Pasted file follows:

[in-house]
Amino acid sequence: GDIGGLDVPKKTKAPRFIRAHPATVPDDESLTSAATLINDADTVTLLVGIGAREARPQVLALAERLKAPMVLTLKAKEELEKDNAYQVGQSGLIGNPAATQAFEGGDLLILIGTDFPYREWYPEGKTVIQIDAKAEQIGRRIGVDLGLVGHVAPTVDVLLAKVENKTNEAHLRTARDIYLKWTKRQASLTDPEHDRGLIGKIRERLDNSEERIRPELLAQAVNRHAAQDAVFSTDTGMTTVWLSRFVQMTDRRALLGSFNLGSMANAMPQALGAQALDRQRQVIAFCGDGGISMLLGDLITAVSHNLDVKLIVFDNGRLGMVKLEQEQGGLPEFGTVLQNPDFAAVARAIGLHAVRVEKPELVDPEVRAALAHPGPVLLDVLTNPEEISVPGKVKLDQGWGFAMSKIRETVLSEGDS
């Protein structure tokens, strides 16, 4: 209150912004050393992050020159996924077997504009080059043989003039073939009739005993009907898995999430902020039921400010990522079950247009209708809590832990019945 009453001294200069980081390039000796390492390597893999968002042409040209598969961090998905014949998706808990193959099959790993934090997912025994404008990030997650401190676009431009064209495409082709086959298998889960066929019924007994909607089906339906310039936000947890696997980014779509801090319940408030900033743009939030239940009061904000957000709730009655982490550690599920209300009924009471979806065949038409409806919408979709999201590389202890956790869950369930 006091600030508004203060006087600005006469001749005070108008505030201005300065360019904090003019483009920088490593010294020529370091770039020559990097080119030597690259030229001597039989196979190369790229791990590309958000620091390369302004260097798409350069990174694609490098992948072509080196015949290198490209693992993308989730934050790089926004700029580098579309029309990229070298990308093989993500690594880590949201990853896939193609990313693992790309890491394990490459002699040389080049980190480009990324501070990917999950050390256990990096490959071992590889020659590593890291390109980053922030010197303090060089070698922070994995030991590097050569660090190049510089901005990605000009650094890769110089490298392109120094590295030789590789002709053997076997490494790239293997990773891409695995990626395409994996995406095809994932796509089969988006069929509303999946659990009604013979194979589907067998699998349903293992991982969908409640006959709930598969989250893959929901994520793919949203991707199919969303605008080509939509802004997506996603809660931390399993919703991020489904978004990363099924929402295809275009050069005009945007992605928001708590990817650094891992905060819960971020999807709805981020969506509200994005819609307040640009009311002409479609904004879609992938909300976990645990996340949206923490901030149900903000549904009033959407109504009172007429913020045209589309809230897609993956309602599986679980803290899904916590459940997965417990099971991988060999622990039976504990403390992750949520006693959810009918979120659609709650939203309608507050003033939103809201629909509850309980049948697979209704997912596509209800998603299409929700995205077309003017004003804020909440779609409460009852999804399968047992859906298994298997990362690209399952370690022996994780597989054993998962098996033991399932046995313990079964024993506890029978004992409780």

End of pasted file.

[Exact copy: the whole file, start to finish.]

[in-house]
Amino acid sequence: GDIGGLDVPKKTKAPRFIRAHPATVPDDESLTSAATLINDADTVTLLVGIGAREARPQVLALAERLKAPMVLTLKAKEELEKDNAYQVGQSGLIGNPAATQAFEGGDLLILIGTDFPYREWYPEGKTVIQIDAKAEQIGRRIGVDLGLVGHVAPTVDVLLAKVENKTNEAHLRTARDIYLKWTKRQASLTDPEHDRGLIGKIRERLDNSEERIRPELLAQAVNRHAAQDAVFSTDTGMTTVWLSRFVQMTDRRALLGSFNLGSMANAMPQALGAQALDRQRQVIAFCGDGGISMLLGDLITAVSHNLDVKLIVFDNGRLGMVKLEQEQGGLPEFGTVLQNPDFAAVARAIGLHAVRVEKPELVDPEVRAALAHPGPVLLDVLTNPEEISVPGKVKLDQGWGFAMSKIRETVLSEGDS
């Protein structure tokens, strides 16, 4: 209150912004050393992050020159996924077997504009080059043989003039073939009739005993009907898995999430902020039921400010990522079950247009209708809590832990019945 009453001294200069980081390039000796390492390597893999968002042409040209598969961090998905014949998706808990193959099959790993934090997912025994404008990030997650401190676009431009064209495409082709086959298998889960066929019924007994909607089906339906310039936000947890696997980014779509801090319940408030900033743009939030239940009061904000957000709730009655982490550690599920209300009924009471979806065949038409409806919408979709999201590389202890956790869950369930 006091600030508004203060006087600005006469001749005070108008505030201005300065360019904090003019483009920088490593010294020529370091770039020559990097080119030597690259030229001597039989196979190369790229791990590309958000620091390369302004260097798409350069990174694609490098992948072509080196015949290198490209693992993308989730934050790089926004700029580098579309029309990229070298990308093989993500690594880590949201990853896939193609990313693992790309890491394990490459002699040389080049980190480009990324501070990917999950050390256990990096490959071992590889020659590593890291390109980053922030010197303090060089070698922070994995030991590097050569660090190049510089901005990605000009650094890769110089490298392109120094590295030789590789002709053997076997490494790239293997990773891409695995990626395409994996995406095809994932796509089969988006069929509303999946659990009604013979194979589907067998699998349903293992991982969908409640006959709930598969989250893959929901994520793919949203991707199919969303605008080509939509802004997506996603809660931390399993919703991020489904978004990363099924929402295809275009050069005009945007992605928001708590990817650094891992905060819960971020999807709805981020969506509200994005819609307040640009009311002409479609904004879609992938909300976990645990996340949206923490901030149900903000549904009033959407109504009172007429913020045209589309809230897609993956309602599986679980803290899904916590459940997965417990099971991988060999622990039976504990403390992750949520006693959810009918979120659609709650939203309608507050003033939103809201629909509850309980049948697979209704997912596509209800998603299409929700995205077309003017004003804020909440779609409460009852999804399968047992859906298994298997990362690209399952370690022996994780597989054993998962098996033991399932046995313990079964024993506890029978004992409780």